Because no one reads the newspaper, and SportsCenter's anchors are too perky for this early in the morning, Deadspin combs the best of the broadsheets and internets to bring you everything you need to know to start your day.

• The Bears shut out the Dolphins in Miami, and in the stands two fans engaged in single combat. It happens.

• The South Korean baseball team beat Taiwan in the Asian Games final, meaning that Shin-Soo Choo may have just hit his way out of Korea's compulsory two-year military service. To which one can only say, 축하드립니다.

• Hey, look! Pretty charts showing how the likes of Juan Freaking Uribe won a World Series.

• Tom Scocca remembers Baltimore boxing trainer Mack Lewis.

• Bud Selig on expanding baseball's playoffs: "Eight is a very fair number, but so is 10."

• Bud Selig on baseball's labor-management relations from 1972-1994: "In American labor history it's probably as bad a relationship as ever existed." (Not that it needs to be said, but ... no.)

• Bud Selig on motherhood: "I got ripped and torn apart, and it was pretty bad. If I had defiled motherhood I don't think I could have gotten ripped any more than I did.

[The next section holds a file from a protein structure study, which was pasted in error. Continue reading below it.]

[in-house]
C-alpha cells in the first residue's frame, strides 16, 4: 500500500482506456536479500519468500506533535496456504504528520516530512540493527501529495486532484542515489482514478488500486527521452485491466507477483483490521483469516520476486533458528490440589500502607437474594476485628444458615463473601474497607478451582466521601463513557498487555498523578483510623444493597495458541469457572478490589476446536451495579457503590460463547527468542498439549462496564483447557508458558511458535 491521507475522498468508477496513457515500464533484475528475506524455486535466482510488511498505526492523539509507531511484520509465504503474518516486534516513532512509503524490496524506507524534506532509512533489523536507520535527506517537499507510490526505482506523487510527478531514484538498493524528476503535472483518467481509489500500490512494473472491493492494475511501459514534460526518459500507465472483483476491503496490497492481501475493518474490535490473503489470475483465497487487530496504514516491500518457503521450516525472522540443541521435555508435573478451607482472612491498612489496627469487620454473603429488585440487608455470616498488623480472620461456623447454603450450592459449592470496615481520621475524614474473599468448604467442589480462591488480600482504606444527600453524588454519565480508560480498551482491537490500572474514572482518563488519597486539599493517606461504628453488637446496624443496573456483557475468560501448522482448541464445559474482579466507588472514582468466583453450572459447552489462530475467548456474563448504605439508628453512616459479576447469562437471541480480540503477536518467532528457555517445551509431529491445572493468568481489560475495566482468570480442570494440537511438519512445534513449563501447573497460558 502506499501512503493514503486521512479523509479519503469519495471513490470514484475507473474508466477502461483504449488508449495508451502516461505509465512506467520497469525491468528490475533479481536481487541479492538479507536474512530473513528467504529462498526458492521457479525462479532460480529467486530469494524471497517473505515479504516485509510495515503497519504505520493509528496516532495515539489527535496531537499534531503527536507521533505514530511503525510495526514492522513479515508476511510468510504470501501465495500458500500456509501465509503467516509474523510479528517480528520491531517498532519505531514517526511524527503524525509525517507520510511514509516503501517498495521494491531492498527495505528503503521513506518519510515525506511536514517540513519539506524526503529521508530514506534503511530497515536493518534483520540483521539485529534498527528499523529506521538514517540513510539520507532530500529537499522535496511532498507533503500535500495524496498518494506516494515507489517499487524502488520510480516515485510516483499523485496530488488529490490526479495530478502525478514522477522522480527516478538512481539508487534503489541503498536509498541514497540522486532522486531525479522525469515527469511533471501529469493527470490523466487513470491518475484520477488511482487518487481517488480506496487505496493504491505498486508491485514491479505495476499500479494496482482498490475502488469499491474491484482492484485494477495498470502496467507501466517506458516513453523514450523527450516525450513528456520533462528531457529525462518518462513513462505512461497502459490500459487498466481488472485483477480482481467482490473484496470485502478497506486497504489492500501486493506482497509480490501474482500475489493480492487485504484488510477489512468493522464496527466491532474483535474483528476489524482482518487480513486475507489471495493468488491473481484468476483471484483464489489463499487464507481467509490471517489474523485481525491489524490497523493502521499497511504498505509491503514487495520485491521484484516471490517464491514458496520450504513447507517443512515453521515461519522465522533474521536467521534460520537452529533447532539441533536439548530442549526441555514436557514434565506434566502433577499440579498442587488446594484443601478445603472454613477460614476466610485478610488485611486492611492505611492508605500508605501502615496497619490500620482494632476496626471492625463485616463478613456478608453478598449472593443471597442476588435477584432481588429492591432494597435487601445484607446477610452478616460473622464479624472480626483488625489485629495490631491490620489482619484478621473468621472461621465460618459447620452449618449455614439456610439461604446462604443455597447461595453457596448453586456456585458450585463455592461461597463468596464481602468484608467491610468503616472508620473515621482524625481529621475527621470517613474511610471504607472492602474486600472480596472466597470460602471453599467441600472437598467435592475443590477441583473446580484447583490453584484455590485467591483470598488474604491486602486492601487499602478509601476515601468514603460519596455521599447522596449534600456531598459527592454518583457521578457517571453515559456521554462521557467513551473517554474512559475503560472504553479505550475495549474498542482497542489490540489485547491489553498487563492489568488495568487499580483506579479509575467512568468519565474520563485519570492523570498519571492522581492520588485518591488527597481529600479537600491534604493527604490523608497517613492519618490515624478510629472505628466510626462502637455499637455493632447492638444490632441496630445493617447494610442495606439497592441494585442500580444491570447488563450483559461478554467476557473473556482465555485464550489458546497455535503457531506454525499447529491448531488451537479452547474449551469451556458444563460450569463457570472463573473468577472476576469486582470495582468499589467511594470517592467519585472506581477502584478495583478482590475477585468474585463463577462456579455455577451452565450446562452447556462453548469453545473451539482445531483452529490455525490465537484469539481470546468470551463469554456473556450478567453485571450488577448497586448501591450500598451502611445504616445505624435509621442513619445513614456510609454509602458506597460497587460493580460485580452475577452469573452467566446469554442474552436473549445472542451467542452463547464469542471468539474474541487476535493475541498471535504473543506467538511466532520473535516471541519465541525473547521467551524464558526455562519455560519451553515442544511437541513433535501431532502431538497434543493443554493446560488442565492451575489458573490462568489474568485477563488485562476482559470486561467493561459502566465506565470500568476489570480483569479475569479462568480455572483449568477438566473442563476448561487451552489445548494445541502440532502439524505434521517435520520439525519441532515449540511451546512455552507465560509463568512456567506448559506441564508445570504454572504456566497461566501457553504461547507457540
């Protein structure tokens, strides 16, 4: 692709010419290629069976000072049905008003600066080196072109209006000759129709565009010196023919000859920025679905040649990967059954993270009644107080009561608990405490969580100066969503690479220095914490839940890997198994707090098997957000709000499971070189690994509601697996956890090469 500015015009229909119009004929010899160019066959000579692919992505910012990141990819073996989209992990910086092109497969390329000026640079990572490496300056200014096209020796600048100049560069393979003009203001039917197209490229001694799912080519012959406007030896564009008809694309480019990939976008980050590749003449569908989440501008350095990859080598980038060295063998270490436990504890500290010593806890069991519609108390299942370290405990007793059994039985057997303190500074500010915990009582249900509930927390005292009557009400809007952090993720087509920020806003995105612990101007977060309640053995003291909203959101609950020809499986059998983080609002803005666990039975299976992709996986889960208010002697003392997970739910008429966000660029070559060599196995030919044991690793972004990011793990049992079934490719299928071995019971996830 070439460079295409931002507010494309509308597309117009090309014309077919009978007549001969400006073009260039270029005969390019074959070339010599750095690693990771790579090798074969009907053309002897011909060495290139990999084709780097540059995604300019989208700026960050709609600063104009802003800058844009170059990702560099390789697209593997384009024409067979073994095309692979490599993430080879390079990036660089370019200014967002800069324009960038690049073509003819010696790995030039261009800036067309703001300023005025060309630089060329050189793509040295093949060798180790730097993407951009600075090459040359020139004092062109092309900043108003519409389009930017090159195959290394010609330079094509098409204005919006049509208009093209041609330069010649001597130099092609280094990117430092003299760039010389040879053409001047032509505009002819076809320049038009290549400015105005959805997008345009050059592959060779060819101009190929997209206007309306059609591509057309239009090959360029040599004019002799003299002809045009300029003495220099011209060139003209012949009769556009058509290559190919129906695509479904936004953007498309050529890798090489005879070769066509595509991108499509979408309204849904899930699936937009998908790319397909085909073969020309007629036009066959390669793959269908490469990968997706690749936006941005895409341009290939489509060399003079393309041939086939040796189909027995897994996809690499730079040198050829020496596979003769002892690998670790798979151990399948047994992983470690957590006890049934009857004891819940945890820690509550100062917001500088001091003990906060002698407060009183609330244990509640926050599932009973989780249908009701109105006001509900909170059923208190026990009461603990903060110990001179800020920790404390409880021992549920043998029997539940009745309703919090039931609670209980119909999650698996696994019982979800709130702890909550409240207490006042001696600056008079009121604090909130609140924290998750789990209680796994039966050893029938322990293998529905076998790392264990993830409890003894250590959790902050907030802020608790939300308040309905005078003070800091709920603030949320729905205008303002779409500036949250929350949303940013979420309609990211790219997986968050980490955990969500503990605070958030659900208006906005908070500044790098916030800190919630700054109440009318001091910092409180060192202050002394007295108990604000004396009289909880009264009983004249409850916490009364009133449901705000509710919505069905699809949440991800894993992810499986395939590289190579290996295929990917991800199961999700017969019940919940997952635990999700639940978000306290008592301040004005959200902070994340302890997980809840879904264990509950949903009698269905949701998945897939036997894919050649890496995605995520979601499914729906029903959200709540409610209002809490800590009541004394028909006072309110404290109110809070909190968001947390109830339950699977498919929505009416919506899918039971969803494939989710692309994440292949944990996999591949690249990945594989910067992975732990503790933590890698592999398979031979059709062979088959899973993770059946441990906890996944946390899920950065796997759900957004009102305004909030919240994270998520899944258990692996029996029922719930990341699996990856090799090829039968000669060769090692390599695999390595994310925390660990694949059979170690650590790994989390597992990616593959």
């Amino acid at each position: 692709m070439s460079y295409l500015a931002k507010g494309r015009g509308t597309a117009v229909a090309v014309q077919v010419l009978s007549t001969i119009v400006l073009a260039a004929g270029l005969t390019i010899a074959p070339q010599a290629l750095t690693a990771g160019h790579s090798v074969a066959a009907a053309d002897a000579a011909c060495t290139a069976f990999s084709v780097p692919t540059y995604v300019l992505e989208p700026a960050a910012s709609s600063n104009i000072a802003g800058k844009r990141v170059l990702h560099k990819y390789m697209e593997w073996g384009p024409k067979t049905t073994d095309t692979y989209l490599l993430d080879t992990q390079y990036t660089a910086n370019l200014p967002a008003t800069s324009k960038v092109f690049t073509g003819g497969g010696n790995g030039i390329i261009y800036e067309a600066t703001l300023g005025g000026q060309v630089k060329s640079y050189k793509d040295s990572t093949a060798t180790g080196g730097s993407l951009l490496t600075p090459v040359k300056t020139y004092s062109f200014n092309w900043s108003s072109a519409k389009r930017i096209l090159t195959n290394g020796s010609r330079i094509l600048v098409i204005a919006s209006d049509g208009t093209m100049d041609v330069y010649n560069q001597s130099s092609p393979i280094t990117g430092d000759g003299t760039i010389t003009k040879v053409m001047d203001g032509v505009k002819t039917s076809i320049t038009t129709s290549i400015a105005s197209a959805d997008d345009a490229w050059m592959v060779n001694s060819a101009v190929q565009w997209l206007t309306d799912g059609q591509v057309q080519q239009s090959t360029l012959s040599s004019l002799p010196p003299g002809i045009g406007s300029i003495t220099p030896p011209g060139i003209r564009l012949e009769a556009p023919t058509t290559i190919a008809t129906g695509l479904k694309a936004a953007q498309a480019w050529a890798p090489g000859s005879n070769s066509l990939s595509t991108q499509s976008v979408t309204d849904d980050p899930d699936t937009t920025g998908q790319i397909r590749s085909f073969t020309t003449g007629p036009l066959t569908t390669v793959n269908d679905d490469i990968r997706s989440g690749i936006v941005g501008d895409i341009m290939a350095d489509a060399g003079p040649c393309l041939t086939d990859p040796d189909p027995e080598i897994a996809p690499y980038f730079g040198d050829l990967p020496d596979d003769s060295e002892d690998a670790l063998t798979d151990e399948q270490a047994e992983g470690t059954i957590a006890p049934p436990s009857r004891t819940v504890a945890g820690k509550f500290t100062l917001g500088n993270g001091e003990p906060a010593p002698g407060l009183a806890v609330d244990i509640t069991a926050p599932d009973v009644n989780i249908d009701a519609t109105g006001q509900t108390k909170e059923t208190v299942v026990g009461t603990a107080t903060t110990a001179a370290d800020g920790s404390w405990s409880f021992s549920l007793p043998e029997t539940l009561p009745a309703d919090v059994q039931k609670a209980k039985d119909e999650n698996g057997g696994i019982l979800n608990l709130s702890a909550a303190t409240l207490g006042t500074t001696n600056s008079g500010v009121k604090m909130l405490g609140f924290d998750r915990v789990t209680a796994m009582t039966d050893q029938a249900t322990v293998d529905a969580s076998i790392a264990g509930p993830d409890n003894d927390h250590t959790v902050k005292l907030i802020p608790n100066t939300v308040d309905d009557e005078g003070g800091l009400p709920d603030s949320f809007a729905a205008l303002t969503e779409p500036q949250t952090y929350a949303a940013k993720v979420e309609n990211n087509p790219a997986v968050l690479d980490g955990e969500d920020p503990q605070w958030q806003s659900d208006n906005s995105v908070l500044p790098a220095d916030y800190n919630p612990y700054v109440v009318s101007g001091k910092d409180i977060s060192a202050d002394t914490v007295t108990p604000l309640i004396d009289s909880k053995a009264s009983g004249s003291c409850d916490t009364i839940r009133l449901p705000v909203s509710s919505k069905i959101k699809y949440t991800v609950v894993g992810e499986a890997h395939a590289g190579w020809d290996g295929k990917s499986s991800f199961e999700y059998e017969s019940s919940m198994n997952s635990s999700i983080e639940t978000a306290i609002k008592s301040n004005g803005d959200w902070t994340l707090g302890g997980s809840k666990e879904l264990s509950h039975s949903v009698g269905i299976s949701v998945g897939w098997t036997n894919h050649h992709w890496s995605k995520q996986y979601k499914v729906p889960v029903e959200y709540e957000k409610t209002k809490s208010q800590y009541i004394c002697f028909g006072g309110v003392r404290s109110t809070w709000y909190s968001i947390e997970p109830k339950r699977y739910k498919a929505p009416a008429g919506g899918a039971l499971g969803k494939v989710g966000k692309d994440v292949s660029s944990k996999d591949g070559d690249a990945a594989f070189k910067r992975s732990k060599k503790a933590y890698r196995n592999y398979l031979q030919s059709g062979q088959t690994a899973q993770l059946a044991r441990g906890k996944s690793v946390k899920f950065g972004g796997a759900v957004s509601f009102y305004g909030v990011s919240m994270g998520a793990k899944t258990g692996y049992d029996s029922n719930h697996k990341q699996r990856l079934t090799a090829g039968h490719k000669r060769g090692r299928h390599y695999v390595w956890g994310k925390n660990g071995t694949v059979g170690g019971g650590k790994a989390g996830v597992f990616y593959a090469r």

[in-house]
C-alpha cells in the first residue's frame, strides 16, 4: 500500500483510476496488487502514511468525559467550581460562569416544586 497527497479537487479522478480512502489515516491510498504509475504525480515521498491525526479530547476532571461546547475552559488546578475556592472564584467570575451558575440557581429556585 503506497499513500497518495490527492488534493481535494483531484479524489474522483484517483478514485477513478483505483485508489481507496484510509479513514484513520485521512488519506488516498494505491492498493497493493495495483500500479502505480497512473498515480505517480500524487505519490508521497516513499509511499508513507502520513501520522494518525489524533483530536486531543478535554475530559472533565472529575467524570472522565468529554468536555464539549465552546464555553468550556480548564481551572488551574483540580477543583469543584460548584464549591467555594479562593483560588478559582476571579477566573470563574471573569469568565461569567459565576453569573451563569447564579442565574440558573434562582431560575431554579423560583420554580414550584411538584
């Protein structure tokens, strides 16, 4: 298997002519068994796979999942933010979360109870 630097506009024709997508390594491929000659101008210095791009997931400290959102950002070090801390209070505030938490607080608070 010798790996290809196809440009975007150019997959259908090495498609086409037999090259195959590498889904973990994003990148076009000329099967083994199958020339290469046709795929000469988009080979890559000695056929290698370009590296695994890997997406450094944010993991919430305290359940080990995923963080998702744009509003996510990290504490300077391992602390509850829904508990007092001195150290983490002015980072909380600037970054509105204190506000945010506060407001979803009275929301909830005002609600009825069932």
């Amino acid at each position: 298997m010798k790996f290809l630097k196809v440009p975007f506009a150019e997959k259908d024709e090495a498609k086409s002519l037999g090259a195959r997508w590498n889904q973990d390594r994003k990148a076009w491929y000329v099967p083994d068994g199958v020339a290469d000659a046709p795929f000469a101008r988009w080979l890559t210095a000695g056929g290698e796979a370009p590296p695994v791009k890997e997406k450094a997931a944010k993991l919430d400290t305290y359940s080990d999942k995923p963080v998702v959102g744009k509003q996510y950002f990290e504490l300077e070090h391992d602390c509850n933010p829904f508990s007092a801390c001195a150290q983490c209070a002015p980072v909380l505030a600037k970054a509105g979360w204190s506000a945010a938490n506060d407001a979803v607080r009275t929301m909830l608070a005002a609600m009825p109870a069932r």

• Slate's Brian Phillips addresses Major League Soccer's telescoped sense of American soccer history:

When you willfully exclude everything before 1996 from your sense of American soccer history, you don't have enough history to go around. Of course, MLS fans have their own stories and heroes: Brian McBride in Chicago, say, or Ben Olsen at D.C. United. What's missing is a sense from the league that soccer has deep roots in the United States, that the game is a constituent part of the national sports psyche rather than some alien import that crashed here to annoy Jim Rome.

• Tampa Bay's Mike Williams got popped on a DUI charge.

• Kevin Durant is a dolphin.

H/T Jovan for the video

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Good morning. It's Friday.